The wedding guest is "sadder and wiser." Possibly, he is sadder because he himself is in need of repentance. Perhaps, the wedding guest has prejudices against some of God's creation that some consider lesser than.
Although the mariner kills the albatross, he has now learned his lesson and feels that all of God's creation should be respected. In fact, that is what he tells the wedding guest before his departure:
Farewell, farewell! but this I tell
To thee, thou Wedding-Guest!
He prayeth well, who loveth well
Both man and bird and beast. (lines 611-614)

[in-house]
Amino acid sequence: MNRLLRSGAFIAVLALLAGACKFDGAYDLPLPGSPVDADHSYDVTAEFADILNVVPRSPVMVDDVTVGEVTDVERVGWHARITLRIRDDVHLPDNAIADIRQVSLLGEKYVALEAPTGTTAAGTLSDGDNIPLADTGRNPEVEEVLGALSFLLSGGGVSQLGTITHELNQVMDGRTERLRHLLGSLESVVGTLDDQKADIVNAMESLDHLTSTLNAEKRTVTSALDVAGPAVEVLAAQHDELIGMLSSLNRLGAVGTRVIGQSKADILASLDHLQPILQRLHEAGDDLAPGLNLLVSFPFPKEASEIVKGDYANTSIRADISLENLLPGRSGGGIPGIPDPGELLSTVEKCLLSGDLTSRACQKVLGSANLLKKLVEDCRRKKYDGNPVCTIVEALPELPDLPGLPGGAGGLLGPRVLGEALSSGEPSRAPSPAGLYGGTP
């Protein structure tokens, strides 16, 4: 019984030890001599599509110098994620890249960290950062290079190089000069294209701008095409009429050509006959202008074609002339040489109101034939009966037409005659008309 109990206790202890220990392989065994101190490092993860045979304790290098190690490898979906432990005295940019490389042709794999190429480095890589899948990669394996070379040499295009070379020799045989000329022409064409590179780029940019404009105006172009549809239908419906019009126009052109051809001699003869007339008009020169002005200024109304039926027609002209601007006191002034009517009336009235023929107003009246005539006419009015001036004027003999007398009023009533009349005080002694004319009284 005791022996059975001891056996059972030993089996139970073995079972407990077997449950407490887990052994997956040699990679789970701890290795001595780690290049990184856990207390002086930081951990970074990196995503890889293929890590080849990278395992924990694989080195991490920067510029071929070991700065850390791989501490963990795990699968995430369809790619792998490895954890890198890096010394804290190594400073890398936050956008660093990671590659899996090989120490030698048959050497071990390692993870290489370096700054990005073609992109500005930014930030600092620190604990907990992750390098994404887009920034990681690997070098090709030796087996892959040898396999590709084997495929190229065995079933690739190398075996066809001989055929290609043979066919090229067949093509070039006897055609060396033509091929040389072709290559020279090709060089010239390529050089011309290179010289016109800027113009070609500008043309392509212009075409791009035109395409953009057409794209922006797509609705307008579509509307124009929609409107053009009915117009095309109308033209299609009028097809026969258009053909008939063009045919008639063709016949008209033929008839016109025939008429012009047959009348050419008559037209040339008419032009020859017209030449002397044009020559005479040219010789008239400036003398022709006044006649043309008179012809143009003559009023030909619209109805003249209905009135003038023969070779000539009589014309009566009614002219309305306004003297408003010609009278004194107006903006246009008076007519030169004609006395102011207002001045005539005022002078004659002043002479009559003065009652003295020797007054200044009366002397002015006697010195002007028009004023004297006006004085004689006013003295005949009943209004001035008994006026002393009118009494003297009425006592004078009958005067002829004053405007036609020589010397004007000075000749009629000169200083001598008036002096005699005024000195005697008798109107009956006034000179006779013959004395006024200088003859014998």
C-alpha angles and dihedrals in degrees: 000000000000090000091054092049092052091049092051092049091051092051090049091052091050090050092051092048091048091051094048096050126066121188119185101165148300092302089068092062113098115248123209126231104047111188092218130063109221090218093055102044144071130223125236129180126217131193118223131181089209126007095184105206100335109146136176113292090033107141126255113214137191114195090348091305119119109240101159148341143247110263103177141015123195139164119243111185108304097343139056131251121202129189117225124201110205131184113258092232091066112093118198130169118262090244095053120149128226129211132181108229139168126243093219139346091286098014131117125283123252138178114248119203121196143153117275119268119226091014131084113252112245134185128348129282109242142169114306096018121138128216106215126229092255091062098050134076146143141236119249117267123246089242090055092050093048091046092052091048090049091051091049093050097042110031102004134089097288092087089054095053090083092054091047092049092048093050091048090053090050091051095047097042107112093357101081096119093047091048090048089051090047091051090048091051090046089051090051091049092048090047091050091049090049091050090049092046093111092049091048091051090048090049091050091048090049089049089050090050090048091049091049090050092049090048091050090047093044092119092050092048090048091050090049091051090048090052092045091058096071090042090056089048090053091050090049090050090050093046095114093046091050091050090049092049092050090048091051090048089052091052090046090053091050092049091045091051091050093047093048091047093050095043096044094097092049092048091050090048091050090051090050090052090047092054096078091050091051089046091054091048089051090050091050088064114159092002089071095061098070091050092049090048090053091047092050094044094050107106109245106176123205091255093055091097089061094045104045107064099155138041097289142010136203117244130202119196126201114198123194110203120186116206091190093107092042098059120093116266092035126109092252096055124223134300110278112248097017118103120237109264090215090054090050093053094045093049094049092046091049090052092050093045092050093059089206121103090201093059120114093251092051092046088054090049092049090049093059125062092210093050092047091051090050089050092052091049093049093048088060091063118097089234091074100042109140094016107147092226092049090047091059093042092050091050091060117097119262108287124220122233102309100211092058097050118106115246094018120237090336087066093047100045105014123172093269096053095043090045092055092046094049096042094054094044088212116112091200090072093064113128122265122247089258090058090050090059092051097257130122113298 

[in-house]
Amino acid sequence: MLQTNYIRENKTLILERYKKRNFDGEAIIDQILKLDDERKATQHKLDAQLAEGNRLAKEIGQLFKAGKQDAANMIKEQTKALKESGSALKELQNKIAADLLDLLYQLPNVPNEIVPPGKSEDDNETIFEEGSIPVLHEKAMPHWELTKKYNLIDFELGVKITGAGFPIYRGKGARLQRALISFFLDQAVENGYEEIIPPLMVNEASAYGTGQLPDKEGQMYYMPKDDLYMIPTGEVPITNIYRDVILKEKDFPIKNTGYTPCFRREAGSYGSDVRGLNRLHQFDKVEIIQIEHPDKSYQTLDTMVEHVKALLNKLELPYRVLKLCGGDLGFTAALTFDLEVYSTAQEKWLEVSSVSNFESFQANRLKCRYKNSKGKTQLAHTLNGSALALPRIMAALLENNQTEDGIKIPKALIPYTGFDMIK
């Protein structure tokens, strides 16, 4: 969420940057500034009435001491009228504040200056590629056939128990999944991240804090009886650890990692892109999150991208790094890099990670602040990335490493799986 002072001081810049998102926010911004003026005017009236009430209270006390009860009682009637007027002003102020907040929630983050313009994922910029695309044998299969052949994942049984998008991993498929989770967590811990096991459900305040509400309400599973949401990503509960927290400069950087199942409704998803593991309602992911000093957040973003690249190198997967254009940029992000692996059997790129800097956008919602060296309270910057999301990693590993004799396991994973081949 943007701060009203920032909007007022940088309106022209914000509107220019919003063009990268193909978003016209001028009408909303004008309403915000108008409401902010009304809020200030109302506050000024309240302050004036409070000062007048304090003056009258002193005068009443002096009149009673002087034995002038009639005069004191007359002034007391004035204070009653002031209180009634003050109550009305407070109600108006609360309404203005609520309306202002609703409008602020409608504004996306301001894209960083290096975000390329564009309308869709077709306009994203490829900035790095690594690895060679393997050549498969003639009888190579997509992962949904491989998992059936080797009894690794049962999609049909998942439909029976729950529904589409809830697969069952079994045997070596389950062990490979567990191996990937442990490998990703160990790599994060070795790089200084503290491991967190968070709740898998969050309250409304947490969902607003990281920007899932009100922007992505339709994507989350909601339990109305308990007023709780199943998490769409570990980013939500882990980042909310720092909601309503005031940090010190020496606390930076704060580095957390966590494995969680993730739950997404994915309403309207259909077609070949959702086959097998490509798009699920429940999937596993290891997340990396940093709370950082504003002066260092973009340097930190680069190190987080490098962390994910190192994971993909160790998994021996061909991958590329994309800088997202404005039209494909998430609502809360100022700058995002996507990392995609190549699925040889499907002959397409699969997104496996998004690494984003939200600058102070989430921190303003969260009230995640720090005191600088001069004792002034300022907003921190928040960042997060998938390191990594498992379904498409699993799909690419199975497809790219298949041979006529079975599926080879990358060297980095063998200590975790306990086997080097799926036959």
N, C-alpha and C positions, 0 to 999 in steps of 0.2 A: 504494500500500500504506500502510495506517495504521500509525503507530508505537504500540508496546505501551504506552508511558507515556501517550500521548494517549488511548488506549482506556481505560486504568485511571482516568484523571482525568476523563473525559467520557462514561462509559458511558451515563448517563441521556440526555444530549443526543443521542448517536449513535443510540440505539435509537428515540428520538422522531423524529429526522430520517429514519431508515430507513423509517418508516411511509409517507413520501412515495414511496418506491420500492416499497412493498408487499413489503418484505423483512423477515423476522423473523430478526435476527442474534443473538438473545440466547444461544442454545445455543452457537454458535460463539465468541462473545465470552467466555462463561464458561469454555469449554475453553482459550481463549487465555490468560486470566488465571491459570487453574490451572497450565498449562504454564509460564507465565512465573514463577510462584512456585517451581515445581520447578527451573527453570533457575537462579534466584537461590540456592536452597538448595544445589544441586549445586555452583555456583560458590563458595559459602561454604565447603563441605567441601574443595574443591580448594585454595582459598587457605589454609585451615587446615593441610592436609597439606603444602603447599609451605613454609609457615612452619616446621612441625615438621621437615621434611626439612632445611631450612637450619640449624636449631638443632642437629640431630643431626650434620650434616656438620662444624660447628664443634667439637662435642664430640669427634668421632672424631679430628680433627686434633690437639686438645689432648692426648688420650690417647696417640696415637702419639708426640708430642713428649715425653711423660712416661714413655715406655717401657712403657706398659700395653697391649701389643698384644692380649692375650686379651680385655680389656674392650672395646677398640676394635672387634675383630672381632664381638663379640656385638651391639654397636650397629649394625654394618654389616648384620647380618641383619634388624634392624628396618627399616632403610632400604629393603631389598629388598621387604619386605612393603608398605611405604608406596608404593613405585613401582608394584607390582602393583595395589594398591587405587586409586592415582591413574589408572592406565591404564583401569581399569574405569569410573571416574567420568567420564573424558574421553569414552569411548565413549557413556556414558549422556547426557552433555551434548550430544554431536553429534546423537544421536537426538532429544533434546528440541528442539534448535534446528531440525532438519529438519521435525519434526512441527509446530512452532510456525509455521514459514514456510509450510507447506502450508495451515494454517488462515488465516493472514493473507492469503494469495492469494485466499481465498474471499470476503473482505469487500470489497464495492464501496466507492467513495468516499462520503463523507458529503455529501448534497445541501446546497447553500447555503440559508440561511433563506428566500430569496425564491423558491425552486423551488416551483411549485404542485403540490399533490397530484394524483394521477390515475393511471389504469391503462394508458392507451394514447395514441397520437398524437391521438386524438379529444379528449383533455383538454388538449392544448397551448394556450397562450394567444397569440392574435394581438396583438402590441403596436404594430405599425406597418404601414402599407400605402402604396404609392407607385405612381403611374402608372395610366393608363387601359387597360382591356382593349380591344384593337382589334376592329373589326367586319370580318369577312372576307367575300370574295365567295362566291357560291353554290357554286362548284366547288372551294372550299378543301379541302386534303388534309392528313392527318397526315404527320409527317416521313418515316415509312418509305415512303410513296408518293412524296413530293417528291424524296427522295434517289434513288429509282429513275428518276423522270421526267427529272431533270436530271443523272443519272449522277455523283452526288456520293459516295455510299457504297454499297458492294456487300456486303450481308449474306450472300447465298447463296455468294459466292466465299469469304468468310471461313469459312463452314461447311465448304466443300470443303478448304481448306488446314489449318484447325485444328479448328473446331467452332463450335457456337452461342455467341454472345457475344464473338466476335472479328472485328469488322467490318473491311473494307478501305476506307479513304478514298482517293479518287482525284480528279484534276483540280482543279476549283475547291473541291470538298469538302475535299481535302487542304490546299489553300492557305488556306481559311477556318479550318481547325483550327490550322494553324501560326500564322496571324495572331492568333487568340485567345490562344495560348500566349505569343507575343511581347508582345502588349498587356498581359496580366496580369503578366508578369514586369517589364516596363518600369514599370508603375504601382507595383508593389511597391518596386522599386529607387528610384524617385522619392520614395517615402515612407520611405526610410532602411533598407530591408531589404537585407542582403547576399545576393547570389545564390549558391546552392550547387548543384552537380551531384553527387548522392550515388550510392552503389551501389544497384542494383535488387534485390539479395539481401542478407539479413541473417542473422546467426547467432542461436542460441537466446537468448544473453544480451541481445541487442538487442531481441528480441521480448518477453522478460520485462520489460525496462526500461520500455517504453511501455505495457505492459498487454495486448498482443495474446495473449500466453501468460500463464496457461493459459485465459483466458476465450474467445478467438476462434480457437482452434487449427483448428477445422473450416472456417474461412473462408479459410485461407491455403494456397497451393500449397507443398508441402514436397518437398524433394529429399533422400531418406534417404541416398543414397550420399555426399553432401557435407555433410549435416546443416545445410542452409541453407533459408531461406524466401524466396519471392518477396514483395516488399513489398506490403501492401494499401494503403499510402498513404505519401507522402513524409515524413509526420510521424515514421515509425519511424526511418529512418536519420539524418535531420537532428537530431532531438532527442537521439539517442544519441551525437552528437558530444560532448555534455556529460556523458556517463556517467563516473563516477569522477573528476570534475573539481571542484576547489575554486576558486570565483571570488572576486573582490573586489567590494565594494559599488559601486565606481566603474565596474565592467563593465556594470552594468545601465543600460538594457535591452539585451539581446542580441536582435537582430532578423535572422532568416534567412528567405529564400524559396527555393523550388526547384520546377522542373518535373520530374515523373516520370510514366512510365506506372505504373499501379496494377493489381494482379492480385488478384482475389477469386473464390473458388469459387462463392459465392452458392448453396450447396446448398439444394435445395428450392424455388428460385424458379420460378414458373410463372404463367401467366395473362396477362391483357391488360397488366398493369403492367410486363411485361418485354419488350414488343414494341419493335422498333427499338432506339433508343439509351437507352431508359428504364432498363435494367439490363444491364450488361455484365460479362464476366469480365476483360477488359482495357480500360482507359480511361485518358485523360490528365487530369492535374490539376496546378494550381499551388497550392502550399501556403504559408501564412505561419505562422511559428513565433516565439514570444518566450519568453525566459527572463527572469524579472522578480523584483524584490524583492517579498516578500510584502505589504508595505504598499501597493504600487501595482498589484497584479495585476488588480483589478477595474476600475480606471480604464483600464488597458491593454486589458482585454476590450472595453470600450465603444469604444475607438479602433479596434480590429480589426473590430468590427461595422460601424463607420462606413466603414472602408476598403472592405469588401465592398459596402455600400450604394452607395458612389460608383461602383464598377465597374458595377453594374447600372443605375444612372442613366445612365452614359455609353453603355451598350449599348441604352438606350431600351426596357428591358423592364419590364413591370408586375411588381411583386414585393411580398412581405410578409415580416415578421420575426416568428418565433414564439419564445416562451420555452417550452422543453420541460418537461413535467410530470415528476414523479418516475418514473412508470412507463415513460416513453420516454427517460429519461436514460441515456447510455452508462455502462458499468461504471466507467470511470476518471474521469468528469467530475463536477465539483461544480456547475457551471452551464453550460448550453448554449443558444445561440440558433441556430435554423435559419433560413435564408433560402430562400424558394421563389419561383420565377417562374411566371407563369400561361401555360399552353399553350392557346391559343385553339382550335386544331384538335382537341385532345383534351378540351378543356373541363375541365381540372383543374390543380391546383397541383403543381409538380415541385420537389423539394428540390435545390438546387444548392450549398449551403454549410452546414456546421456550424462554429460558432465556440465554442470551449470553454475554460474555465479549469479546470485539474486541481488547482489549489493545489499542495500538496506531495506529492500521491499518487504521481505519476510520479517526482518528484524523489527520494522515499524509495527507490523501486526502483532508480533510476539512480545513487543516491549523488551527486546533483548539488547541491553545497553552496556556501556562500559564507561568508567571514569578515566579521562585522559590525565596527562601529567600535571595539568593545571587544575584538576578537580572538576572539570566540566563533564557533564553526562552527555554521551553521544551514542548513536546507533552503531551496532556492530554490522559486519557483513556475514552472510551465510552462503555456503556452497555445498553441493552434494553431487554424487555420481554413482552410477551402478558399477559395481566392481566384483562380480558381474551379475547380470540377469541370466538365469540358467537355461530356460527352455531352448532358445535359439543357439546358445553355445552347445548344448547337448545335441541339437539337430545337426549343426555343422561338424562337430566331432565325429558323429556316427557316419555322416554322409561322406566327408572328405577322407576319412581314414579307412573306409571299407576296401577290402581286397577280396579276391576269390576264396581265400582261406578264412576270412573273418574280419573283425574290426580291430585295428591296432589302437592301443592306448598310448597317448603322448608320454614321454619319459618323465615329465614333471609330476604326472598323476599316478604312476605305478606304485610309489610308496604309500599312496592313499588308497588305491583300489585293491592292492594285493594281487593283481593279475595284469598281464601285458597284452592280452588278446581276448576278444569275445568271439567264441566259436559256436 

The wedding guest has learned so much from the mariner. He realizes how much the mariner has suffered for killing the albatross. Perhaps, the wedding guest is much wiser for hearing the story. Perhaps, the wedding guest has a new appreciation for all of God's creation. An albatross is a clumsy bird on its feet. Perhaps, it represents those who are significantly different and viewed by some men as less graceful. Perhaps, the wedding guest is sadder because the mariner has had to suffer so. Perhaps, the wedding guest has hidden prejudices that are unresolved. However, since the wedding guest is wiser, he will surely make the error of his ways right. There is a reason why the wedding guest becomes engrossed in the mariner's story. Perhaps, he could associate with the mariner in his prejudices of the albatross whom some have considered as a clumsy, lesser than bird.